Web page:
Traditional Kansai restaurants dominate, offering local fare like takoyaki (small pieces of octopus in a wheat flour ball), okonomiyaki (Kansai pancakes) and especially kushi-katsu (deep-fried meat or vegetables on a wooden stick). The latter being the most famous specialty of the area.

Some of the smaller noodle restaurants are proud of still using the same soup broth they first concocted more than 80 years ago. They never exhaust the original broth when selling the soup, they add new water and new ingredients according to the original recipe, they store the broth in different pots when they need to clean the original one but the basic broth has never been changed.

When walking towards Dobutsuen-mae subway station, you enter a vintage arcade. It feels somewhat dingy and it's truly a relic from another time. There are small old-style food outlets right and left, takoyaki vendors, smoky old-style mahjong game parlors, one restaurant has an aquarium with living suppon turtles outside. Inside the restaurant, the suppon will be served.

Some of the eateries in this arcade have always long lines of customers waiting patiently outside. Other restaurants might be almost empty except for dinner times.

Those long lines do not mean that the food in those restaurants is any better than in the others around. They only indicate that the restaurant has been featured in a popular TV drama and that fans of the TV show line up to experience the moments their favorite TV characters went through.

Aji no Daimaru restaurant, Shinsekai, Osaka, Japan.
Aji no Daimaru takoyaki restaurant, Shinsekai, Osaka

Making your own Takoyaki

New restaurants settling in in the area follow the old formula: they offer an exciting but decidedly local experience. At the Aji no Daimaru restaurant, easily recognizable by the huge octopus replica dominating its front, you can make your own takoyaki.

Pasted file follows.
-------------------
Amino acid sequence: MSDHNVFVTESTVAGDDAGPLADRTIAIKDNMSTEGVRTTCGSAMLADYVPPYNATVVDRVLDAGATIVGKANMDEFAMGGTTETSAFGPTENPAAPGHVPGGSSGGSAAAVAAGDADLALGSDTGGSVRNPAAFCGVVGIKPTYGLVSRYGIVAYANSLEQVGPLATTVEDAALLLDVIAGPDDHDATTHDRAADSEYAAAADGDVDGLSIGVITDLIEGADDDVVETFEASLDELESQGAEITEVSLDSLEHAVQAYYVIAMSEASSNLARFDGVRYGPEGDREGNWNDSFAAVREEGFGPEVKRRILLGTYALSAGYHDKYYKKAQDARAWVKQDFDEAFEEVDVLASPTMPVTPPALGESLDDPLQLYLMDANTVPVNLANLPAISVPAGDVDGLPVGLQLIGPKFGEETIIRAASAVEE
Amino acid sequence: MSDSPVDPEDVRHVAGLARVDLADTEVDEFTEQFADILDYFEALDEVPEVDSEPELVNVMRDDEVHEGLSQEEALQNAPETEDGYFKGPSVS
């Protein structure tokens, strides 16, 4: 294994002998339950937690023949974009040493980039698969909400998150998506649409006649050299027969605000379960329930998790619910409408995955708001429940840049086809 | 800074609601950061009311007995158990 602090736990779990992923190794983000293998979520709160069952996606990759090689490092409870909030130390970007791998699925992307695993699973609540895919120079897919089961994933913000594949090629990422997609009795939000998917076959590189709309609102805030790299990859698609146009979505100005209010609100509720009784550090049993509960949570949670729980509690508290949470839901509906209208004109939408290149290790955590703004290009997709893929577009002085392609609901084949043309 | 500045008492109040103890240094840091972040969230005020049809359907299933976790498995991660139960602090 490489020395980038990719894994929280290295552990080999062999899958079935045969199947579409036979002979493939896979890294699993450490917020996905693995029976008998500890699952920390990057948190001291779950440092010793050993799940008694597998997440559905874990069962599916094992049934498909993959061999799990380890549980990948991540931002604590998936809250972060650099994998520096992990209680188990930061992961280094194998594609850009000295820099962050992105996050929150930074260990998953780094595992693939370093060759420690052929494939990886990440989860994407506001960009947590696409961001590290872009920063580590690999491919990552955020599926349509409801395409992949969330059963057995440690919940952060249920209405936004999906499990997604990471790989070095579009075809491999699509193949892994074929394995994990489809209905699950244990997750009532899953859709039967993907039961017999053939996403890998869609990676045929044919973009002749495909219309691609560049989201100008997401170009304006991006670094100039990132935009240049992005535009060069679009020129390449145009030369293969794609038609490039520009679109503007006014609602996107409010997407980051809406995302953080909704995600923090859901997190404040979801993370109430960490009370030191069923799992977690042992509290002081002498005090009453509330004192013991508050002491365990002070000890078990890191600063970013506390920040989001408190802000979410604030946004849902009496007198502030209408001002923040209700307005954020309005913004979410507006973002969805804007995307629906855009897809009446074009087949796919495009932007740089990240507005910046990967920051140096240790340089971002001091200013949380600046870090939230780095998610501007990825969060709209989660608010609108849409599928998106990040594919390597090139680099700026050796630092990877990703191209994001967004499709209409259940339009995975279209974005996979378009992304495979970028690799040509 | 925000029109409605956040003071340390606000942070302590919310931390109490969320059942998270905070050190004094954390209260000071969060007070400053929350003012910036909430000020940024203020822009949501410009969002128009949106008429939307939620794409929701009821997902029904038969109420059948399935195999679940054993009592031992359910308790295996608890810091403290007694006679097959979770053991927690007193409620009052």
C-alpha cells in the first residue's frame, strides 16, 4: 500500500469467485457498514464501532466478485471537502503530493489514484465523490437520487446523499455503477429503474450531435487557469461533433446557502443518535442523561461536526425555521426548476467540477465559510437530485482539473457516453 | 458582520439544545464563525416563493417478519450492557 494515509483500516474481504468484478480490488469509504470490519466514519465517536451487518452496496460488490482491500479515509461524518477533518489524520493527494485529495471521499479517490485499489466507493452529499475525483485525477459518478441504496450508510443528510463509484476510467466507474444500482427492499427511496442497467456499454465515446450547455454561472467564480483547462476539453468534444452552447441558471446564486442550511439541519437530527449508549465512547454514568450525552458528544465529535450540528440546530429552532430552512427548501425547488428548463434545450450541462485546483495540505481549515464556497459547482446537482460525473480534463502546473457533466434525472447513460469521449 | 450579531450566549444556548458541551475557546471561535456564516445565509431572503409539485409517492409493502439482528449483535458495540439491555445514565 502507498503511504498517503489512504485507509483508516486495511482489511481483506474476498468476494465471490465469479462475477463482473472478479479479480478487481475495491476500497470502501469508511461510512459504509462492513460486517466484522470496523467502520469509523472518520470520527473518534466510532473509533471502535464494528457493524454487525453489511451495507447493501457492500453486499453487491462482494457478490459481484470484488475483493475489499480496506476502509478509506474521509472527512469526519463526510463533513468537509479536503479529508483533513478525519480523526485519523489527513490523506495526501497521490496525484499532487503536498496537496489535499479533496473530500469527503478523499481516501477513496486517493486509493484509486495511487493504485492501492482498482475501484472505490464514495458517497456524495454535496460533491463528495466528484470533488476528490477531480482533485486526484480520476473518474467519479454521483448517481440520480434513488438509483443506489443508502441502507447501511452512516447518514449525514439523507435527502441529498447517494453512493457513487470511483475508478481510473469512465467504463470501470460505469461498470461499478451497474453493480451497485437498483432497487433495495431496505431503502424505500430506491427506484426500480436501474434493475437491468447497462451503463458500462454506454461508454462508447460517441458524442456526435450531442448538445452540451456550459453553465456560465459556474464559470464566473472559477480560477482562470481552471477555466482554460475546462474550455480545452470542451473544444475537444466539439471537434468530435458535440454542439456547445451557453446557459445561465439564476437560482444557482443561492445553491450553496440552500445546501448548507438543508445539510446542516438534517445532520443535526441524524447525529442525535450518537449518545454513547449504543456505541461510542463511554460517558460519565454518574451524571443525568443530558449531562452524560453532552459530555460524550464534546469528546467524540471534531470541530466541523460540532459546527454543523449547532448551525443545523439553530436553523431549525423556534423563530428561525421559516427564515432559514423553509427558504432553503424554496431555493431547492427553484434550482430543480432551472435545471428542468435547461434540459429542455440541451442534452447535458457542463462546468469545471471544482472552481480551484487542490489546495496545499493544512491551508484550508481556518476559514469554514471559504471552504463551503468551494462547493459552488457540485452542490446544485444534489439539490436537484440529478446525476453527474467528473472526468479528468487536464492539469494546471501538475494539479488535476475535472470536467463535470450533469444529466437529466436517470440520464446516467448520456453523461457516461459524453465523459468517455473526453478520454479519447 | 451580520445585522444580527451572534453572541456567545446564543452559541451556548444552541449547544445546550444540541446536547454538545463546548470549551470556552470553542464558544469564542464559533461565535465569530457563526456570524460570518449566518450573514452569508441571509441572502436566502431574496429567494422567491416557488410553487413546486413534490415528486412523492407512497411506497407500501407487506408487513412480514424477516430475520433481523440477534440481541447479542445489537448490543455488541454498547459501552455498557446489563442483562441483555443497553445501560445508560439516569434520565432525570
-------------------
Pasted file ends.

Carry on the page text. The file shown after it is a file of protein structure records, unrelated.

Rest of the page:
Your group should be three or four people to make the most out of the experience. From the menu, you can choose a great variety of things that can go into your "takoyaki". The quotation marks are important here.

Real takoyaki means a small piece of octopus leg boiled in a ball of batter. Depending on your choice, your "takoyaki ball" might not be real takoyaki but it will certainly be real Shinsekai style. Here, you are free to choose whatever you want to go into those balls. Octopus? Squid? Shrimp? Cod roe? The menu provides a large selection.

Choose some ingredients you like and a gas-powered takoyaki cooking plate will soon arrive on your table. With it a bowl of batter and the various ingredients you ordered. Now it up to you to pour the batter into the holes on top of the cooker plate, to place the ingredients and to make sure that the result will be tasty little brown balls. Restaurant staff are always available if you have any questions.

No Modern Fast Food

There is a great variety of food available in Shinsekai, including fugu, the notorious poisonous blowfish. Most of it is strictly Kansai cuisine, though.

There are a few kissaten (Japanese coffee houses) offering ham sandwiches along with filter coffee but they too are part of the old Shinsekai. Dark, smoky places that haven't changed their menu since the days of the Osaka Expo in 1970.